Currently Documented Edition Signature and Seal Markings:
||+ Seal B
[For illustration of seals listed by seal code letter, see the Seals article.
For edition and dating characteristics applicable to the entire series, see the Editions article.]
Indentification of this design as number 128 is original to Rakusan who designated this woodblock print as the 128th design published in his main sequence.
However, 128 is actually the twenty-eighth of thirty-six woodblock prints in Rakusan's second main sequence series,
篁子生画選, Koushisei Gasen
, lit. 'Koushisei's Print Selection' (usually called here the 36 Series
The woodblock print of 128 was adapted from an actual-size original painting on silk created approximately in mid to late 1934.
All of the original prototype paintings for this series are currently in a single private collection.
[Images of this painting 128-0 will eventually be posted here.]
Like most 36 Series designs 128 has the same signature and seal combination on every copy.
Therefore, for 128 only a single extended edition I (which includes reprintings both before and after World War II) can be distinguished.
It is usually only possible to date an individual loose print of 128 with edition I markings by listing approximate potential ranges of 1935-1941 and 1948-1955.
The copy illustrated above is typical of edition I.
The earliest 36 Series prints were delivered tipped into recessed wells of presentation sheets embossed in their lower margins with the series title.
Because all early edition I prints once had these presentation sheets, a copy which retains its presentation sheet must have been printed during the 1930s.
After his supply of presentation sheets was exhausted, Rakusan distributed subsequently-reprinted copies loose.
A limited number of leftover earlier-printed copies of some designs on presentation sheets were still being distributed shortly after World War II, but by then most designs were only available as loose sheets.
However, absence of presentation sheets is not diagnostic of later printings because many early prints have subsequently been detached from theirs.
The Rakusan project which produced 篁子生画選, Koushisei Gasen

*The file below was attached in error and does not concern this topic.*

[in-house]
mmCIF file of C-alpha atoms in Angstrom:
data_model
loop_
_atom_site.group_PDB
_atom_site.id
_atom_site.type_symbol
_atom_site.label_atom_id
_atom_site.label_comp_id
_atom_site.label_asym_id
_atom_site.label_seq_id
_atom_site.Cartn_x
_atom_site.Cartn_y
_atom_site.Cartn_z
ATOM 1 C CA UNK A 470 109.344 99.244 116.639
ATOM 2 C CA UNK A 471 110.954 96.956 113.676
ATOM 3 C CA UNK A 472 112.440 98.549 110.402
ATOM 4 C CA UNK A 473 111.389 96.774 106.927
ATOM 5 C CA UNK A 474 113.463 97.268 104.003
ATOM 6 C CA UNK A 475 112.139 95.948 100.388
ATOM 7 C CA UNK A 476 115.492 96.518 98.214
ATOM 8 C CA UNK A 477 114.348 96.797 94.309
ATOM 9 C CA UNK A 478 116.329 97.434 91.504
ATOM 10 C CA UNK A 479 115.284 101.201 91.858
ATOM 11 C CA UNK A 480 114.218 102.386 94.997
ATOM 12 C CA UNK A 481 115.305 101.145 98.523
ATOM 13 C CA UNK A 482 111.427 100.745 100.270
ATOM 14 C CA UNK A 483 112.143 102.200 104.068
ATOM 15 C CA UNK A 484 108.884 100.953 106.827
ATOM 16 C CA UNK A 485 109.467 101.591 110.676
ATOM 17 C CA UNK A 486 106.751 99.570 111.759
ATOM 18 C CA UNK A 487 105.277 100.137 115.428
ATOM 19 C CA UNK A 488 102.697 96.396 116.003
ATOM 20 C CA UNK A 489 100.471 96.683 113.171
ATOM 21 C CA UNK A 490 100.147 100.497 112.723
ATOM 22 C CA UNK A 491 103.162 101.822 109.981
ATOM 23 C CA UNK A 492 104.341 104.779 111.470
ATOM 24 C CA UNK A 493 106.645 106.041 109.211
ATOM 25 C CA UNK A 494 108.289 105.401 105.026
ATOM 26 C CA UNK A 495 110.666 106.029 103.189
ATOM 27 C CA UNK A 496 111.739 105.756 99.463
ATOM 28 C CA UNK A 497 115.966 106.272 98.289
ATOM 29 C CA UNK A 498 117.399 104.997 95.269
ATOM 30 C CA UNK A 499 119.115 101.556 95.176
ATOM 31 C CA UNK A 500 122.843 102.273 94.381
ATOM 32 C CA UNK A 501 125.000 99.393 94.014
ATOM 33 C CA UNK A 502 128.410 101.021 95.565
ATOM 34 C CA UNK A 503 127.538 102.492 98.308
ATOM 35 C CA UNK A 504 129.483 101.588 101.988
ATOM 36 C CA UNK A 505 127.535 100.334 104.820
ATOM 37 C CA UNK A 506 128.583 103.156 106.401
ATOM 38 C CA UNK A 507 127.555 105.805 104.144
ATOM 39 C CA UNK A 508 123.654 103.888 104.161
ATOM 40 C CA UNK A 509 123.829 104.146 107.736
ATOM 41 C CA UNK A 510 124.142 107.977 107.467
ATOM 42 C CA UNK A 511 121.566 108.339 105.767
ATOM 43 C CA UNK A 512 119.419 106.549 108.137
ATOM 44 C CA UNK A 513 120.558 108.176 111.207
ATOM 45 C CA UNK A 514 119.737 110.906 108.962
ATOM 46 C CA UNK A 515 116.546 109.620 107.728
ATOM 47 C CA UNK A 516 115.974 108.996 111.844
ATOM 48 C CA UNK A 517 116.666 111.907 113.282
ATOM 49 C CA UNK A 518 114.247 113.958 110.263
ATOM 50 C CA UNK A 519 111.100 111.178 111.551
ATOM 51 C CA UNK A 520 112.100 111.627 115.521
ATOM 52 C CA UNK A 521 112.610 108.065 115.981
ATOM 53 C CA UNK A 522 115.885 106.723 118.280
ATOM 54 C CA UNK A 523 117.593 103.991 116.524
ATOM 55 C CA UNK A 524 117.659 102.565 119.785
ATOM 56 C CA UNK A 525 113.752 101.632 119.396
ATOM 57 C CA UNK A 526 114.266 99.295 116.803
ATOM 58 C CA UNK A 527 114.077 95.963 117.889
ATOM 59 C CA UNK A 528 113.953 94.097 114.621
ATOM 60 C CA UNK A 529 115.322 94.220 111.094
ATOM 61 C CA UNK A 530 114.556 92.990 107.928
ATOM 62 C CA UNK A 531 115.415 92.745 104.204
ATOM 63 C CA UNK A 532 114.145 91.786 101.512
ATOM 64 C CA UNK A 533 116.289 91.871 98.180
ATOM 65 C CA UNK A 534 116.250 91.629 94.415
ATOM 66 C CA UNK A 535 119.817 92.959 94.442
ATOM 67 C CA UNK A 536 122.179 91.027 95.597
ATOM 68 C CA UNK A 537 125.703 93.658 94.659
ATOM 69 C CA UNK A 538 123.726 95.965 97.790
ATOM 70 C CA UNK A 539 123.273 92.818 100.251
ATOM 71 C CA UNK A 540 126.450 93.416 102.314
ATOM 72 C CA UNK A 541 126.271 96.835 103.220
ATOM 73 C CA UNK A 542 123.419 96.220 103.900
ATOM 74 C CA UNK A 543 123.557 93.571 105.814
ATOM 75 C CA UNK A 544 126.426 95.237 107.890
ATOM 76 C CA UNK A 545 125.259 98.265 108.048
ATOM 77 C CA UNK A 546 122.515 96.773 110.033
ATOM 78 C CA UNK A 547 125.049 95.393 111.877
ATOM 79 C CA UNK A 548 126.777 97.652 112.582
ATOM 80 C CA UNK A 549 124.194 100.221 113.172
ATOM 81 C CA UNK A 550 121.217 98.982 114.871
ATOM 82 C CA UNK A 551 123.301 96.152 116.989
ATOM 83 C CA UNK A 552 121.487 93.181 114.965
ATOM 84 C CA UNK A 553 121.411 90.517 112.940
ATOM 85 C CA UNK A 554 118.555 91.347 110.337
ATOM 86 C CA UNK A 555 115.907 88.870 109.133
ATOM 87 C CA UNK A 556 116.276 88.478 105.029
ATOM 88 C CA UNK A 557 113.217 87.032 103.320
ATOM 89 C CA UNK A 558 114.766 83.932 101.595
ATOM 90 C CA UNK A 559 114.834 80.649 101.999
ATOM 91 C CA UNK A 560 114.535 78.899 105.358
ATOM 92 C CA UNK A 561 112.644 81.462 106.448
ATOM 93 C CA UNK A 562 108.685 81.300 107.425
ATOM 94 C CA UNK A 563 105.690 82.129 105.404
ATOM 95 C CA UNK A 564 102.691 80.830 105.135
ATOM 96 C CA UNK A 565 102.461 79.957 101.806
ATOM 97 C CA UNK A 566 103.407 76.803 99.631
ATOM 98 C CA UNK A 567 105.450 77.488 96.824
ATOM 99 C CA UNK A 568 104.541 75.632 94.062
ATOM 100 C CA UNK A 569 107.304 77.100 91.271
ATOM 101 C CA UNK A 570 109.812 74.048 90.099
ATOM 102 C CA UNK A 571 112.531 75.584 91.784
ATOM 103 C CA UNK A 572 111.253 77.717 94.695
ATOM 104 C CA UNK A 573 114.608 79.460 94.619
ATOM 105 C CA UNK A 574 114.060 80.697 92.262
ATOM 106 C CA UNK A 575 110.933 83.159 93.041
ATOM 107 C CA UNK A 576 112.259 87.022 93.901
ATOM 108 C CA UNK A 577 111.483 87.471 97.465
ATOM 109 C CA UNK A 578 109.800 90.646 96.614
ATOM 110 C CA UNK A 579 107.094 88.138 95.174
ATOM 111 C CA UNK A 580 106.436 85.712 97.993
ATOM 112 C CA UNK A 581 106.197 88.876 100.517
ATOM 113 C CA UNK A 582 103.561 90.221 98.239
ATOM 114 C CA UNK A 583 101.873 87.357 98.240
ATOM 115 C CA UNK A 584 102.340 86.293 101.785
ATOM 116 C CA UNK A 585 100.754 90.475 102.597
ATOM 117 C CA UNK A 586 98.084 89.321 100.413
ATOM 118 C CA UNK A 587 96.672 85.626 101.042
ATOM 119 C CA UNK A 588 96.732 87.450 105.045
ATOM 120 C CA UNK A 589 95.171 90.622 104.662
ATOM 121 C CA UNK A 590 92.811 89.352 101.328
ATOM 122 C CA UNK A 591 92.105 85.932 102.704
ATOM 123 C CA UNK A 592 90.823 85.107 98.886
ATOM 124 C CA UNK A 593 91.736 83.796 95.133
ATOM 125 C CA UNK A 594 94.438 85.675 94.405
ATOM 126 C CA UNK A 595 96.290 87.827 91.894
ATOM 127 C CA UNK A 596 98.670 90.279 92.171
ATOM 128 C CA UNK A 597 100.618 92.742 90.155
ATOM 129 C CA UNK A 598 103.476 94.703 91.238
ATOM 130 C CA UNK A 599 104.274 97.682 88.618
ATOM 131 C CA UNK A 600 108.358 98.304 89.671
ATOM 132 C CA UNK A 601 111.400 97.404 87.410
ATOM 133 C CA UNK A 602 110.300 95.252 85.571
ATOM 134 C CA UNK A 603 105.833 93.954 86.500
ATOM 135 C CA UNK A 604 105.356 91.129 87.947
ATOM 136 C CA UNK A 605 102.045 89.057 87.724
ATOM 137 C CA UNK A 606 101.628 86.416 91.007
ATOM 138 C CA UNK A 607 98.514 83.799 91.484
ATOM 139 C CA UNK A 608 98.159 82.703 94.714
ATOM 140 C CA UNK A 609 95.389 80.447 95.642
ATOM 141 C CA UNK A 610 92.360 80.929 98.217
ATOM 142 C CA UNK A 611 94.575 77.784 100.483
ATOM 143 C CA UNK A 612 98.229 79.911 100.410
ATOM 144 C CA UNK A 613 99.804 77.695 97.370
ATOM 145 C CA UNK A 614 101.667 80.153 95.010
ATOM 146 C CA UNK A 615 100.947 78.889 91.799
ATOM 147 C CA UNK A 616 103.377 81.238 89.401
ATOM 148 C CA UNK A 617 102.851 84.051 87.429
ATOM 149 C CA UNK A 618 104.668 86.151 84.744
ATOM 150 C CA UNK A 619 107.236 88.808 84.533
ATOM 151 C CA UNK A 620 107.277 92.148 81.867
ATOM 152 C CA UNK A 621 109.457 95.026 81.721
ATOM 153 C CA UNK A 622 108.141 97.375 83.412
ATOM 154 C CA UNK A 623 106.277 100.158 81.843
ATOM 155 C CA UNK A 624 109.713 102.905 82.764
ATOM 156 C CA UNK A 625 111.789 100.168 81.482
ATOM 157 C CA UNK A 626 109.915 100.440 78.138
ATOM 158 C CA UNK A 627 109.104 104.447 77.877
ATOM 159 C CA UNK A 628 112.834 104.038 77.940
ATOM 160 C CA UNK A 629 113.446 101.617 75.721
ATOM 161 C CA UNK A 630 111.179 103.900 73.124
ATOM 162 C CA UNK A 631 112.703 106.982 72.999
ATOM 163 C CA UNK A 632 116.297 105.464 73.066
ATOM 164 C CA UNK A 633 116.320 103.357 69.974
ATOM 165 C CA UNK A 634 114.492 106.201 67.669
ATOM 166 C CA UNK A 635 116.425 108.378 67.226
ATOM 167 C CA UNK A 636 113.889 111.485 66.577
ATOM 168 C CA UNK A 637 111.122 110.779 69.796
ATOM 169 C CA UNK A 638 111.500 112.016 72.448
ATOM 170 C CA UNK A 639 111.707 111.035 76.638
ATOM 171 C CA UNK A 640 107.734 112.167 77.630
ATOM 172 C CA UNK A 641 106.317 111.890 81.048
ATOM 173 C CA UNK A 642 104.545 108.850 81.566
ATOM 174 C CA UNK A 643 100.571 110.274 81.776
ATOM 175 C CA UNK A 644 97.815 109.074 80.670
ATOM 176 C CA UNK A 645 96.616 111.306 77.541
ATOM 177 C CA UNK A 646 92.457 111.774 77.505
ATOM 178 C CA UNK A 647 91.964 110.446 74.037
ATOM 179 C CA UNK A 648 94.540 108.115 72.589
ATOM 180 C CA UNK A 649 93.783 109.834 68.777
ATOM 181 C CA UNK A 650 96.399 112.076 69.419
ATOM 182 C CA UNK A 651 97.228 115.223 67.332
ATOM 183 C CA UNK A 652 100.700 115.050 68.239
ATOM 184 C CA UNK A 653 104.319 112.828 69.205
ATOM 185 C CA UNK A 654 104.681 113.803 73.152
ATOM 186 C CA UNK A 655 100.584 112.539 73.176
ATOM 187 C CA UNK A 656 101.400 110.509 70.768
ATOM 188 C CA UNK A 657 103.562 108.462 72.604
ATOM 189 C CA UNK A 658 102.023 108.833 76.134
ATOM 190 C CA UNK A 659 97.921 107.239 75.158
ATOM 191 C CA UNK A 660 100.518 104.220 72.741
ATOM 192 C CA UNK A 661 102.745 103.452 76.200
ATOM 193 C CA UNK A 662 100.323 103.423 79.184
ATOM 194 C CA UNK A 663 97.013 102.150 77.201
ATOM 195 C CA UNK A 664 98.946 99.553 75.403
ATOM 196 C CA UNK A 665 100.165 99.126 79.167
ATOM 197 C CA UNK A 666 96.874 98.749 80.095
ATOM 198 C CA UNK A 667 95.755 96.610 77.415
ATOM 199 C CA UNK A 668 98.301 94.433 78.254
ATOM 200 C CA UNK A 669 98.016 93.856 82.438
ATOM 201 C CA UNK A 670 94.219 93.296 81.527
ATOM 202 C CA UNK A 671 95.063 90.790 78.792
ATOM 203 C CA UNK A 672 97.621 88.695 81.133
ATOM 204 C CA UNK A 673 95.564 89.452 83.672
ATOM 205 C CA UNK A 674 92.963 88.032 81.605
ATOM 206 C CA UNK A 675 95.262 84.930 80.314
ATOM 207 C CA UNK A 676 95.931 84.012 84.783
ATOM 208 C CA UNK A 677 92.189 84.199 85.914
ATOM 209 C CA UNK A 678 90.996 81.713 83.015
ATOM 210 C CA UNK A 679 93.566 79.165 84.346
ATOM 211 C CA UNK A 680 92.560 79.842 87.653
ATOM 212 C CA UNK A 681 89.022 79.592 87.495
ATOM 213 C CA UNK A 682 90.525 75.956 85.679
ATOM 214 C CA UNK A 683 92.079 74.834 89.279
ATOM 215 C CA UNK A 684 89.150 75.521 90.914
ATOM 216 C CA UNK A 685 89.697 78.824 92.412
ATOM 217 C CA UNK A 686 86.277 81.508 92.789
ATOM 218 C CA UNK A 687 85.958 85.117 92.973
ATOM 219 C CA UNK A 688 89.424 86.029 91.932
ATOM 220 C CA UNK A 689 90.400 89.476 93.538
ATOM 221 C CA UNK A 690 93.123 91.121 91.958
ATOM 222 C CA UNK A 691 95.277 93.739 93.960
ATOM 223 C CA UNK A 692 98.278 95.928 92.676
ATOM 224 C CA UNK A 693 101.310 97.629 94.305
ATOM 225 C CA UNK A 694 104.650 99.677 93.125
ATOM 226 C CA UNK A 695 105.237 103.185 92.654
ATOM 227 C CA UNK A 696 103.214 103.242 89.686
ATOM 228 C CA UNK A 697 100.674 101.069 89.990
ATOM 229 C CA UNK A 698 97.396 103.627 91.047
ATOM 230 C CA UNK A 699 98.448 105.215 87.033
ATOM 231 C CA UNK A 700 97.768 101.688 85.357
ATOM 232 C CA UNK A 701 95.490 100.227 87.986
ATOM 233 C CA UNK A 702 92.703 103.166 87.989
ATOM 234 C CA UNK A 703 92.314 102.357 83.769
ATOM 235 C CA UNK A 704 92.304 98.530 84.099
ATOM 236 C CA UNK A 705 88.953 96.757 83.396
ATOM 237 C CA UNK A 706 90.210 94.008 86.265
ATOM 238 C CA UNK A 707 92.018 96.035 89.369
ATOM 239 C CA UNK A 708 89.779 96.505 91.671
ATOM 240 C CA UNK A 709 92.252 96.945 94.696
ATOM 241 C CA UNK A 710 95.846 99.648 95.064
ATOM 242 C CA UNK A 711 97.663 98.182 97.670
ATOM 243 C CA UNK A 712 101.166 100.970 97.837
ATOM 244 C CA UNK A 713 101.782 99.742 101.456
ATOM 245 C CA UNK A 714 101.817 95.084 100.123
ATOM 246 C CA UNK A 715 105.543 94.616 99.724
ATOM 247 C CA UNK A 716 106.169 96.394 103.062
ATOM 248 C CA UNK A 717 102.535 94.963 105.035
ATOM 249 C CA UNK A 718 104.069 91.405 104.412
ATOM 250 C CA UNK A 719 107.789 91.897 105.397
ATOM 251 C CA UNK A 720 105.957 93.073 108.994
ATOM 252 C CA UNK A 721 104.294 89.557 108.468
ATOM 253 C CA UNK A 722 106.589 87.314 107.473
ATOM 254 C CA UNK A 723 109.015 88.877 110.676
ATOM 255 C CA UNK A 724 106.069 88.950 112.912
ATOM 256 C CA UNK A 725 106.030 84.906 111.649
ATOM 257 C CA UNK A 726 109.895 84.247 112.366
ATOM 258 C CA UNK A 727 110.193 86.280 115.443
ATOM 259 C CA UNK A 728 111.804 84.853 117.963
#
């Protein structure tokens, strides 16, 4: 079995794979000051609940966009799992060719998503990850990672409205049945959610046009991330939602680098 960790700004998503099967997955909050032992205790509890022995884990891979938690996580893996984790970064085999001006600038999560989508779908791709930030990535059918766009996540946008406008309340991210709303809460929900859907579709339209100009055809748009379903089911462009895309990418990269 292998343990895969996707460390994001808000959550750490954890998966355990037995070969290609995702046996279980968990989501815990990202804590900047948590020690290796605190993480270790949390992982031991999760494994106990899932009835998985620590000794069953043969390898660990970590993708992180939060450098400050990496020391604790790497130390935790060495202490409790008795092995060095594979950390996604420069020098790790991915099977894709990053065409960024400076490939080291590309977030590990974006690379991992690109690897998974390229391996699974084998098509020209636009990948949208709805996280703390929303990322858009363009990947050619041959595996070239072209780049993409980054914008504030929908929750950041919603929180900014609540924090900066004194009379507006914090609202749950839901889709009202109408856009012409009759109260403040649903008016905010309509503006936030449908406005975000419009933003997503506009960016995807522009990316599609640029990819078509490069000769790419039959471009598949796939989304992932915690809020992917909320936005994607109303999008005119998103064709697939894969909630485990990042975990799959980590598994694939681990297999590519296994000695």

, resulted in two related series of woodblock prints.
Each print of the 36 Series
is intimately connected to a group of prints with the same subjects in the Fan Series
Together these subject-related prints in the two series constitute a theme.
By this point late in the series, all of the themes, including this one, are entirely regular.
Each theme typically consists of a quintet of monochrome Fan Series
designs (one design in each of the five fan shapes), plus one polychrome,
design which illustrates the theme subject.
The theme is labeled here by the original Rakusan number of its 36 Series
design followed by the subject.
128 is the 36 Series
design of the 128 Japanese Iris
The Fan Series prints of the 128 Japanese Iris theme were distributed in early 1935 in installment ten (of twelve), but the delivery documents for installment ten remain to be discovered. The series as originally announced would have seen this installment published in October 1934. However, with documented delays the earliest month it could actually have been delivered is January 1935, and it may well have been even further delayed. The woodblock prints would have been printed during the same month as their distribution.
All five of the Fan Series designs in the 128 Japanese Iris theme have seal C which indicates a carving date in the period between late 1933 and the end of the first quarter of 1934.
Despite the early completion of those wooden blocks, Rakusan delayed printing and distribution of the prints in this theme until the following year. Publication of the 128 Japanese Iris theme was combined with two other spring season themes nearer to the end of the series. The 36 Series design 128 has seal B which indicates a later carving period closer to the time of publication.
128 is the second of two iris themes in the 36 Series.
Much earlier in the series Rakusan created the 102 Rabbitear Iris theme which is irregular in its arrangement.
The 128 Japanese Iris theme represents a separate, subsequent, addition to the series which is entirely distinct from the 102 Rabbitear Iris theme.
At least some of the designs in both iris themes were adapted from iris sketches originally created in the late 1920s during the planning of the earlier 100 Series. The 128 Japanese Iris theme is related to design 47, and the 102 Rabbitear Iris theme to designs 23alt and 23 (see below).
Japanese Iris, Iris ensata
, 花菖蒲, はなしょうぶ, ハナショウブ, hana-shoubu
, is a wetlands iris native to Japan. Japanese iris has been bred into numerous garden forms which are grown in temperate zones throughout the world.
There are many Japanese names for kinds of iris, and considerable hybridizing and selection have linked the original individual species into a complex continuum.
The general name for any waterlily (genus Nymphaea) is 睡蓮, すいれん, スイレン, suiren.
It is also used as the species name for Pygmy Waterlily, Nymphaea tetragona. Another name for Pygmy Waterlily is , 未草, ひつじぐさ, ヒツジグサ, hitsuji-kusa. The small scale of the plant in 128 suggests this species.
128 is the only known design in which Rakusan included tadpoles, 蝌蚪, 御玉杓子, お玉杓子, おたまじゃくし, オタマジャクシ, otama-jakushi.
(蝌蚪 can also be read かと, カト, kato.)
The details are insufficient to identify the kind of tadpoles more closely.